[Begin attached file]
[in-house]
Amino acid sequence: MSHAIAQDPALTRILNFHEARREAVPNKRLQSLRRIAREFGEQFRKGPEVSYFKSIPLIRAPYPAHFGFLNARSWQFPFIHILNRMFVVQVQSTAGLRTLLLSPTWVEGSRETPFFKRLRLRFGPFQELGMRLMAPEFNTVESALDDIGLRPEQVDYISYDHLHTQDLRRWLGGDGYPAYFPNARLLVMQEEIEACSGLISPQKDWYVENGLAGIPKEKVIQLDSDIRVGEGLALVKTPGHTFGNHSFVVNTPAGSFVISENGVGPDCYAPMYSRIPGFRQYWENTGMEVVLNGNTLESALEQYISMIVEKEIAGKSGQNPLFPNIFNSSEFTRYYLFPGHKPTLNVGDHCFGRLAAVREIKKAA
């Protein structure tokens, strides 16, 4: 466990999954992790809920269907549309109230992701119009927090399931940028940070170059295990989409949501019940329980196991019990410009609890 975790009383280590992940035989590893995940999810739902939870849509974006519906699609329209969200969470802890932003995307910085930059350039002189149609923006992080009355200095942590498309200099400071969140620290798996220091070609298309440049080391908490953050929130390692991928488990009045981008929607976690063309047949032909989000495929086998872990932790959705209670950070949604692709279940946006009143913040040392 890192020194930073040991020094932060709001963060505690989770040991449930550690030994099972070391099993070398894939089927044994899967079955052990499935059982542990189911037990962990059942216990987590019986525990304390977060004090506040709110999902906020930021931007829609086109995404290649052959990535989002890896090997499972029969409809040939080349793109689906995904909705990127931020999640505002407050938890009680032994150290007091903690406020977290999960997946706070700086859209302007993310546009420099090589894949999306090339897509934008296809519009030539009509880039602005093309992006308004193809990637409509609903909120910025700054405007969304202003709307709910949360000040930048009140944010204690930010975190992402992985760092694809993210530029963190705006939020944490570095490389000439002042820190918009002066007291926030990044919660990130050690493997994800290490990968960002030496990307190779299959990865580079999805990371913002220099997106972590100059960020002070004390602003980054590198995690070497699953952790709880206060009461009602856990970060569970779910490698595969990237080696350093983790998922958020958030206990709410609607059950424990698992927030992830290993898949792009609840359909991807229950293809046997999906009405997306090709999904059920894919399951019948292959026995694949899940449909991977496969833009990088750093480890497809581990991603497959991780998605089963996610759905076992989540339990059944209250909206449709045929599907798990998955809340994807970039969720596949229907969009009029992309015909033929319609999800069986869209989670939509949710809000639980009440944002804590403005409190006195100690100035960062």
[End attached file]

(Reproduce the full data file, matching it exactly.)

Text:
[in-house]
Amino acid sequence: MSHAIAQDPALTRILNFHEARREAVPNKRLQSLRRIAREFGEQFRKGPEVSYFKSIPLIRAPYPAHFGFLNARSWQFPFIHILNRMFVVQVQSTAGLRTLLLSPTWVEGSRETPFFKRLRLRFGPFQELGMRLMAPEFNTVESALDDIGLRPEQVDYISYDHLHTQDLRRWLGGDGYPAYFPNARLLVMQEEIEACSGLISPQKDWYVENGLAGIPKEKVIQLDSDIRVGEGLALVKTPGHTFGNHSFVVNTPAGSFVISENGVGPDCYAPMYSRIPGFRQYWENTGMEVVLNGNTLESALEQYISMIVEKEIAGKSGQNPLFPNIFNSSEFTRYYLFPGHKPTLNVGDHCFGRLAAVREIKKAA
């Protein structure tokens, strides 16, 4: 466990999954992790809920269907549309109230992701119009927090399931940028940070170059295990989409949501019940329980196991019990410009609890 975790009383280590992940035989590893995940999810739902939870849509974006519906699609329209969200969470802890932003995307910085930059350039002189149609923006992080009355200095942590498309200099400071969140620290798996220091070609298309440049080391908490953050929130390692991928488990009045981008929607976690063309047949032909989000495929086998872990932790959705209670950070949604692709279940946006009143913040040392 890192020194930073040991020094932060709001963060505690989770040991449930550690030994099972070391099993070398894939089927044994899967079955052990499935059982542990189911037990962990059942216990987590019986525990304390977060004090506040709110999902906020930021931007829609086109995404290649052959990535989002890896090997499972029969409809040939080349793109689906995904909705990127931020999640505002407050938890009680032994150290007091903690406020977290999960997946706070700086859209302007993310546009420099090589894949999306090339897509934008296809519009030539009509880039602005093309992006308004193809990637409509609903909120910025700054405007969304202003709307709910949360000040930048009140944010204690930010975190992402992985760092694809993210530029963190705006939020944490570095490389000439002042820190918009002066007291926030990044919660990130050690493997994800290490990968960002030496990307190779299959990865580079999805990371913002220099997106972590100059960020002070004390602003980054590198995690070497699953952790709880206060009461009602856990970060569970779910490698595969990237080696350093983790998922958020958030206990709410609607059950424990698992927030992830290993898949792009609840359909991807229950293809046997999906009405997306090709999904059920894919399951019948292959026995694949899940449909991977496969833009990088750093480890497809581990991603497959991780998605089963996610759905076992989540339990059944209250909206449709045929599907798990998955809340994807970039969720596949229907969009009029992309015909033929319609999800069986869209989670939509949710809000639980009440944002804590403005409190006195100690100035960062």